A new study published in BJS Open has found that revascularisation treatment to restore blood flow to the legs of patients with severely blocked arteries is no more expensive than carrying out an amputation.
The peer-reviewed paper is the first to compare the total costs of follow-up care after revascularisation and major lower limb amputation across primary, secondary and community settings in the UK.
Many previous studies have focussed only on the immediate costs of the procedures to a hospital.
The observational research, carried out by the Department of Cardiovascular Sciences at the University of Leicester and commissioned by global healthcare company Abbott, analysed routinely collected data for 4,252 patients who were diagnosed with critical limb-threatening ischaemia (CLTI) between January 2016 and January 2019.
296 patients (6.9%) underwent an angioplasty, 75 (1.7%) had bypass surgery, and 141 (3.3%) a major lower-limb amputation as their first procedure.
Patients undergoing amputation had the highest number of community care appointments in the 12 months after their operation, and far longer inpatient stays if they needed to be readmitted to hospital during that time. They also had the highest number of cardiovascular events and deaths at one-year.
This meant the combined costs of postoperative care at one year following major lower- limb amputation (£7,140.90) were comparable to those of the most common procedures to restore blood flow such as angioplasty (£7,040.00) and bypass surgery (£7,481.90).
CLTI is a severe form of peripheral artery disease (PAD), a common condition which affects a fifth of the population over the age of 55, where a build up of fatty deposits in the arteries restricts blood supply to the legs. It is the most common cause of limb amputation.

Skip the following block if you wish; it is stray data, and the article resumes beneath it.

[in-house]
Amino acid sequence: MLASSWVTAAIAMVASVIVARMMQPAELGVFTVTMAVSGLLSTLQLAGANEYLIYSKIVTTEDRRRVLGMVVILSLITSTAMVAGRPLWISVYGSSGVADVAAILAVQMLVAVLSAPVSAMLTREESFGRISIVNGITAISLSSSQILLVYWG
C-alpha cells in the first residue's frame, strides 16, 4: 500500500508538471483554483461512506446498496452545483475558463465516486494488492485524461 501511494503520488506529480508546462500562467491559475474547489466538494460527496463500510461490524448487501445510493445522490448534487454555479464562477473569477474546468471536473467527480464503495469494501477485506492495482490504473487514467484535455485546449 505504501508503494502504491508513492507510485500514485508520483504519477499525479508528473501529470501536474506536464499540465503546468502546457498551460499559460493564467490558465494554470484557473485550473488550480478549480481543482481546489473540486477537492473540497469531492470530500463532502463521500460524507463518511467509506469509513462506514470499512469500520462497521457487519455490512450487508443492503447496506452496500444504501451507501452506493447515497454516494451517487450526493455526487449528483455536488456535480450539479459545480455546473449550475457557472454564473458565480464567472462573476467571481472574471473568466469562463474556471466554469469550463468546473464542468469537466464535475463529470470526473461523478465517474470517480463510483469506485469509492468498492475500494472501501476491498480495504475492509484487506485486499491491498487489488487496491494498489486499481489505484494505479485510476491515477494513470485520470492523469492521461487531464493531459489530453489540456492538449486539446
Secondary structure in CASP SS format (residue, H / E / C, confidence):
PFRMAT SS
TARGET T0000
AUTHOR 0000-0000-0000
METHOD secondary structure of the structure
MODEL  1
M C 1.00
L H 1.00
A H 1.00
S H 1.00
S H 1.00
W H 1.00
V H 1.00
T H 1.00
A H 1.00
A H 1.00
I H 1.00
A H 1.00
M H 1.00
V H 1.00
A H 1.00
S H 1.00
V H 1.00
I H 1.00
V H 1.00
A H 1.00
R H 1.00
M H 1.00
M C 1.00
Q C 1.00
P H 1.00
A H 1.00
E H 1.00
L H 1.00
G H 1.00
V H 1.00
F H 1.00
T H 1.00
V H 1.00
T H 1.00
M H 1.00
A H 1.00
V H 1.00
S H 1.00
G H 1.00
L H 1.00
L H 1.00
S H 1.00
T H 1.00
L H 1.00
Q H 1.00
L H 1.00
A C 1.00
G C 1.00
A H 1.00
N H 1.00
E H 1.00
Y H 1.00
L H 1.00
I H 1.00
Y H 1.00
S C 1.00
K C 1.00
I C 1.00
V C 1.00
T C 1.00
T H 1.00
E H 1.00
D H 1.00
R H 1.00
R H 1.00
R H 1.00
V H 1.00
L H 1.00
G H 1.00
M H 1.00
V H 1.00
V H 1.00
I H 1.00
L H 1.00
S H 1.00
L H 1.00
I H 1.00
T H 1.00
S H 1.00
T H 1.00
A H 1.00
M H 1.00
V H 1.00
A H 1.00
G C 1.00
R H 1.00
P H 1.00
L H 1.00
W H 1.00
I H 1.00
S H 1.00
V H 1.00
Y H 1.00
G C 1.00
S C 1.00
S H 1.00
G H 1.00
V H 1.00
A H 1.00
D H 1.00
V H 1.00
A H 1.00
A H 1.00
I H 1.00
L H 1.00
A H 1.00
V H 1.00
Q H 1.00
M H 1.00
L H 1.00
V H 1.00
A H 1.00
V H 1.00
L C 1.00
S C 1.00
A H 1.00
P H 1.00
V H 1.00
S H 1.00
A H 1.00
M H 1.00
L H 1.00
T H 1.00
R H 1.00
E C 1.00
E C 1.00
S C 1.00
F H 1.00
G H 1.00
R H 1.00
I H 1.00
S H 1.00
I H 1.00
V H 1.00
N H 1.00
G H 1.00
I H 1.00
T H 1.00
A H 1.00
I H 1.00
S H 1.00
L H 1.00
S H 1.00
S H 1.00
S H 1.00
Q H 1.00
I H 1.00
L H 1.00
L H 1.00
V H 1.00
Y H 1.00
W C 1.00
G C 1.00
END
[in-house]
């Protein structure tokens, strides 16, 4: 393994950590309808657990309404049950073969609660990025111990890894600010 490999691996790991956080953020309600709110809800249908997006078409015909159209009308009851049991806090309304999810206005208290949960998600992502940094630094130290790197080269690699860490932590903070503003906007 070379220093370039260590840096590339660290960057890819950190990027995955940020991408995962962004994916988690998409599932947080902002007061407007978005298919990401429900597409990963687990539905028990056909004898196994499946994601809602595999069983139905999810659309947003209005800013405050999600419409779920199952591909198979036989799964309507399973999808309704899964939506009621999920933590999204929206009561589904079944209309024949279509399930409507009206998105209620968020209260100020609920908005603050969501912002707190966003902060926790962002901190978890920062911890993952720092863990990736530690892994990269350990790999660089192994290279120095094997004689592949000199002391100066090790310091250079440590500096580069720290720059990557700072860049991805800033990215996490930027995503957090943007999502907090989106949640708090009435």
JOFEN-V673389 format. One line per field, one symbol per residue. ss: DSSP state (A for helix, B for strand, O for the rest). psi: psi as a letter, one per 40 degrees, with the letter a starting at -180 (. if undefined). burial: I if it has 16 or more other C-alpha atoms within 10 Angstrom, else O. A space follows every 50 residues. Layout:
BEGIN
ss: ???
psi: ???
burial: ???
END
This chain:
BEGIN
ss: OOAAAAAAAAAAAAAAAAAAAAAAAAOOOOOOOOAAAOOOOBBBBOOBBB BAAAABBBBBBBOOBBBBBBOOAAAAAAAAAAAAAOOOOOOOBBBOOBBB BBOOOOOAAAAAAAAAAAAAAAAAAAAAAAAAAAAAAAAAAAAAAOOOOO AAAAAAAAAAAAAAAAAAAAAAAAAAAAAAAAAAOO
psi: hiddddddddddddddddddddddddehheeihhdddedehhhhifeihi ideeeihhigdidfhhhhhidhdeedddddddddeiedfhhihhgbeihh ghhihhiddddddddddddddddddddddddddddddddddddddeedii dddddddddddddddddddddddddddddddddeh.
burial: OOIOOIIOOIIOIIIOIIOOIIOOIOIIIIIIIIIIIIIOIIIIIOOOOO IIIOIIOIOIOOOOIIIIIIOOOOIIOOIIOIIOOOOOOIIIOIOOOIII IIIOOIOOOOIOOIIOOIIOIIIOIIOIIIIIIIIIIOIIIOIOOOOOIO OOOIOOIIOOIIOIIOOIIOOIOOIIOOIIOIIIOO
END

Athanasios Saratzis (University of Leicester, Leicester, UK), lead author of the paper, said: “There had been a misconception that revascularisation is more expensive than amputation, but by looking at the true combined costs of follow-up care across the whole health system, we have for the first time been able to reveal the significant postoperative costs of amputation. With better patient outcomes, we are calling for revascularisation to become the default treatment option for eligible patients.”
Hany Zayed, consultant vascular and endovascular surgeon, Guy’s and St Thomas’ NHS Foundation Trust, said: “It is important to consider the overall cost of patients with CLTI to the wider healthcare system. In order to achieve this, we needed to examine the cost implications of the patients’ contacts with health services throughout their whole journey. This approach will provide real reflection of the financial burden on the NHS of various management approaches to CLTI. This study highlights the real cost of limb amputation, which contrary to some beliefs, seems to be more expensive overall than most limb salvage approaches. This work provides valuable knowledge to inform those who look after patients with CLTI and those who fund their care.”
Jonathan Wood, regional director of Abbott Vascular North Europe added: “Our goal is to continue to support physicians with the technology and research they need to deliver improved patient health outcomes. This new study provides a valuable resource for physicians who may be considering appropriate treatment for patients with CLTI.”